THE CLASSIC ASCRIPTION OF PRAISE
Psalm 113; Ephesians 3:14-21
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Last week we gave our Nursery Graduates wonderful books that tell what each part of our services are intended to do. As I said, adults could learn from those books too! But it was in a seminary class where my professor said: “Too many pastors forget who they are blessing in the Benediction! The blessing is on the congregation, but how many times does a preacher try to bless God instead? What is supposed to be a blessing,” my professor concluded, “is often instead a classic ascription of praise.” One example is in Ephesians 3: 20-21, declaring: “Now to him who by the power at work within us is able to accomplish abundantly far more than we can ask or imagine, to him be glory in the church and in Christ Jesus to all generations forever and ever. Amen.” It is pointing toward God and ascribing praise—a good thing, but not a blessing! Today, let’s examine the purpose of and possibilities for praise.
A prominent part of the human response to God is praise. In one of the books of Torah—Deuteronomy 10:12-22, Moses gave these instructions:
12 So now, O Israel, what does the Lord your God require of you? Only to fear the Lord your God, to walk in all his ways, to love him, to serve the Lord your God with all your heart and with all your soul, 13 and to keep the commandments of the Lord your God and his decrees that I am commanding you today, for your own well-being. 14 Although heaven and the heaven of heavens belong to the Lord your God, the earth with all that is in it, 15 yet the Lord set his heart in love on your ancestors alone and chose you, their descendants after them, out of all the peoples, as it is today. 16 Circumcise, then, the foreskin of your heart, and do not be stubborn any longer. 17 For the Lord your God is God of gods and Lord of lords, the great God, mighty and awesome, who is not partial and takes no bribe, 18 who executes justice for the orphan and the widow, and who loves the strangers, providing them food and clothing. 19 You shall also love the stranger, for you were strangers in the land of Egypt. 20 You shall fear the Lord your God; him alone you shall worship; to him you shall hold fast, and by his name you shall swear. 21 He is your praise; he is your God, who has done for you these great and awesome things that your own eyes have seen.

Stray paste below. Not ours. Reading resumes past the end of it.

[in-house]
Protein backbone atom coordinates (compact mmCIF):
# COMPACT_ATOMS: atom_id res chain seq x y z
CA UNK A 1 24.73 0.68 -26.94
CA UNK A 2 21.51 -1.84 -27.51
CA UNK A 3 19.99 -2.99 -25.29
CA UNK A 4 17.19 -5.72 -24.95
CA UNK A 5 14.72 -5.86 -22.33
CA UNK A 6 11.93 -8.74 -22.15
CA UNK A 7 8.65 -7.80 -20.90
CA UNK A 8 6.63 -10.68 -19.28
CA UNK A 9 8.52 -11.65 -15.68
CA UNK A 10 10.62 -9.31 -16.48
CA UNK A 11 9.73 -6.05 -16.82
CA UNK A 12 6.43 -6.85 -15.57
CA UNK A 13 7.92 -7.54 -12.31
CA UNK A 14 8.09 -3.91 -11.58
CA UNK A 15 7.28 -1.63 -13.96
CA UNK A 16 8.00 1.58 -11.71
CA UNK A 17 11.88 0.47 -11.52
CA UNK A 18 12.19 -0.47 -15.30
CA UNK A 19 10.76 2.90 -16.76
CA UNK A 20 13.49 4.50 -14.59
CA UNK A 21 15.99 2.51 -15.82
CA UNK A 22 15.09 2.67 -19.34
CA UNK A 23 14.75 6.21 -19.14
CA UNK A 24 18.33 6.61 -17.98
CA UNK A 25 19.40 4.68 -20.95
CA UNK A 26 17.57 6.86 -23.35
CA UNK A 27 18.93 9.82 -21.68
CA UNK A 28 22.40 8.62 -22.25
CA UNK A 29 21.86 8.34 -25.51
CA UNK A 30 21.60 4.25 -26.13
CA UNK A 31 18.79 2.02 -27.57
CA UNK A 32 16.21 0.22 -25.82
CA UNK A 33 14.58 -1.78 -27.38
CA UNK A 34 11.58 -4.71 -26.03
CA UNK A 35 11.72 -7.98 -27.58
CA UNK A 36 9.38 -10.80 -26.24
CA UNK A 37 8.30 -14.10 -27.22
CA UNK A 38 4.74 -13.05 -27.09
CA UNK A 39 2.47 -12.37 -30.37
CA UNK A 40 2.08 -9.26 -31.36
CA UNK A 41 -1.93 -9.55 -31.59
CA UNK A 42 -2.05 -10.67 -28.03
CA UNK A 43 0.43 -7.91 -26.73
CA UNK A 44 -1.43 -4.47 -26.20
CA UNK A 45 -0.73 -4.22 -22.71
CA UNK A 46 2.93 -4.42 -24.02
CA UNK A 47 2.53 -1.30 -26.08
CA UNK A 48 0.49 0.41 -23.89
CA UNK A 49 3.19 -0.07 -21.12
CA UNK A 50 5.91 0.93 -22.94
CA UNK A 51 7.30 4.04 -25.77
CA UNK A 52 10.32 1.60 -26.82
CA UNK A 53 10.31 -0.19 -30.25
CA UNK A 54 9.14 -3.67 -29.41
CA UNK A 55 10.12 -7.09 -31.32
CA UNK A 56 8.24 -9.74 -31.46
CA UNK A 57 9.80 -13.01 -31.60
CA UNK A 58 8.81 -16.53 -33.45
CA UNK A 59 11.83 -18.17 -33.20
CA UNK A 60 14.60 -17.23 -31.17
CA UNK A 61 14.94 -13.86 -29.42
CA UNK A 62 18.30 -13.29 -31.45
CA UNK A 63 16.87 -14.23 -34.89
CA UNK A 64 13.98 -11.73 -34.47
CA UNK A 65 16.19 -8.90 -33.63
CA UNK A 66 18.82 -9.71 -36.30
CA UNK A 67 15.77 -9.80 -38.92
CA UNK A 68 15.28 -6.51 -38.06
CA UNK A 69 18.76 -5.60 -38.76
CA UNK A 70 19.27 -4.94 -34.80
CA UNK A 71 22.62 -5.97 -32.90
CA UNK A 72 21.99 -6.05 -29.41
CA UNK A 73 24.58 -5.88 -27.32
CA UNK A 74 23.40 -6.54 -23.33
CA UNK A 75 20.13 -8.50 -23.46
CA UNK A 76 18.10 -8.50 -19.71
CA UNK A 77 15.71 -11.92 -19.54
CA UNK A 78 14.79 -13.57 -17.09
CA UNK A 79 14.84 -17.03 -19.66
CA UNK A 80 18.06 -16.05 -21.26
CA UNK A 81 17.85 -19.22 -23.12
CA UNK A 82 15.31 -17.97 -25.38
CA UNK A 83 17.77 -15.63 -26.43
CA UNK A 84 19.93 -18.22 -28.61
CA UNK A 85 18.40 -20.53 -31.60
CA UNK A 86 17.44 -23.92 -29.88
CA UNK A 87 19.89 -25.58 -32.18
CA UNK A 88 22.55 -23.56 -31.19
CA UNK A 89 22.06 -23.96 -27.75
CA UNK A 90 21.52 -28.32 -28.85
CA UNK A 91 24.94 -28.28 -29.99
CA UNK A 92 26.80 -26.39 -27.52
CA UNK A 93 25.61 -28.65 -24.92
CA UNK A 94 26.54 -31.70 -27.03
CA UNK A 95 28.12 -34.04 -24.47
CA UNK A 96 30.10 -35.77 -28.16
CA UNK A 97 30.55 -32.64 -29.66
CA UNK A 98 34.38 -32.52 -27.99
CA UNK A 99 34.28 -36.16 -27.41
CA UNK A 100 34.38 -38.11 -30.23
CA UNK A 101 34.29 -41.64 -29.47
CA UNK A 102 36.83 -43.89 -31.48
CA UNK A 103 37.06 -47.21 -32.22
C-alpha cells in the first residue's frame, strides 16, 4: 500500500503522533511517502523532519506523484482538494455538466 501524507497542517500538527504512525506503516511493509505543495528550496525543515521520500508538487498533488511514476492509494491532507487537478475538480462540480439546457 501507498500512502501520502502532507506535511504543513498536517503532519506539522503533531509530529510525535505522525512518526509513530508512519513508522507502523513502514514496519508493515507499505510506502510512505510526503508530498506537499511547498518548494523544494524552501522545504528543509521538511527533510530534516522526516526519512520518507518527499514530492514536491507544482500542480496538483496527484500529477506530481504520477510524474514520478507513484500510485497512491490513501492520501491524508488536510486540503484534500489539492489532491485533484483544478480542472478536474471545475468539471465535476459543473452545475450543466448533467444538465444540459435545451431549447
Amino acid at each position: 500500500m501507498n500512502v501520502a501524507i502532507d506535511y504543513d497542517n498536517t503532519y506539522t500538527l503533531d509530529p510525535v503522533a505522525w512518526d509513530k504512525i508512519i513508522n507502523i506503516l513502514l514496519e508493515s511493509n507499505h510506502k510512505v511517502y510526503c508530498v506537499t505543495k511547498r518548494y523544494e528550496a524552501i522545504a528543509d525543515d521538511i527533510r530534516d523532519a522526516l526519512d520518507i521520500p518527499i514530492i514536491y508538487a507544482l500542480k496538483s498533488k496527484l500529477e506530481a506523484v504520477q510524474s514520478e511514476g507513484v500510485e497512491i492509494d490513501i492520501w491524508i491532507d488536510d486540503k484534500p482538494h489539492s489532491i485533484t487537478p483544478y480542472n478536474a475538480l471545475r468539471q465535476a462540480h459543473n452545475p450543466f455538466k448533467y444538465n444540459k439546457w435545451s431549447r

If you think that teaching not only covers some of the prophets but also some of the letters of Paul, you are right! It is a great encapsulation of teachings for the good of the Covenant People, and the climax is this: “You shall fear the Lord your God; him alone you shall worship; to him you shall hold fast, and by his name you shall swear. He is your praise; he is your God.” God is our praise; our reason for praise, the object of our praise! Like priming a pump so more water can flow from a well, the more we offer God praise, the more blessings flow to God’s people! We get blessed when God gets praised. But sometimes we get blessed and we forget to praise God! Don’t forget the praise! Maybe I’m old fashioned, but I always appreciate getting a thank you note for something. Giving praise to God is like our thank you note! One of the greatest words in the Bible is “Hallelujah” which is the exclamation “Praise the Lord!” It is important except when it is ignored or forgotten.
Many of the last Psalms focus on that topic, especially Psalm 150. But today I want to focus on Psalm 113, one that contains these parts of praise:
Verse 1: “Praise the Lord.” It’s the theme and starting point of that Psalm.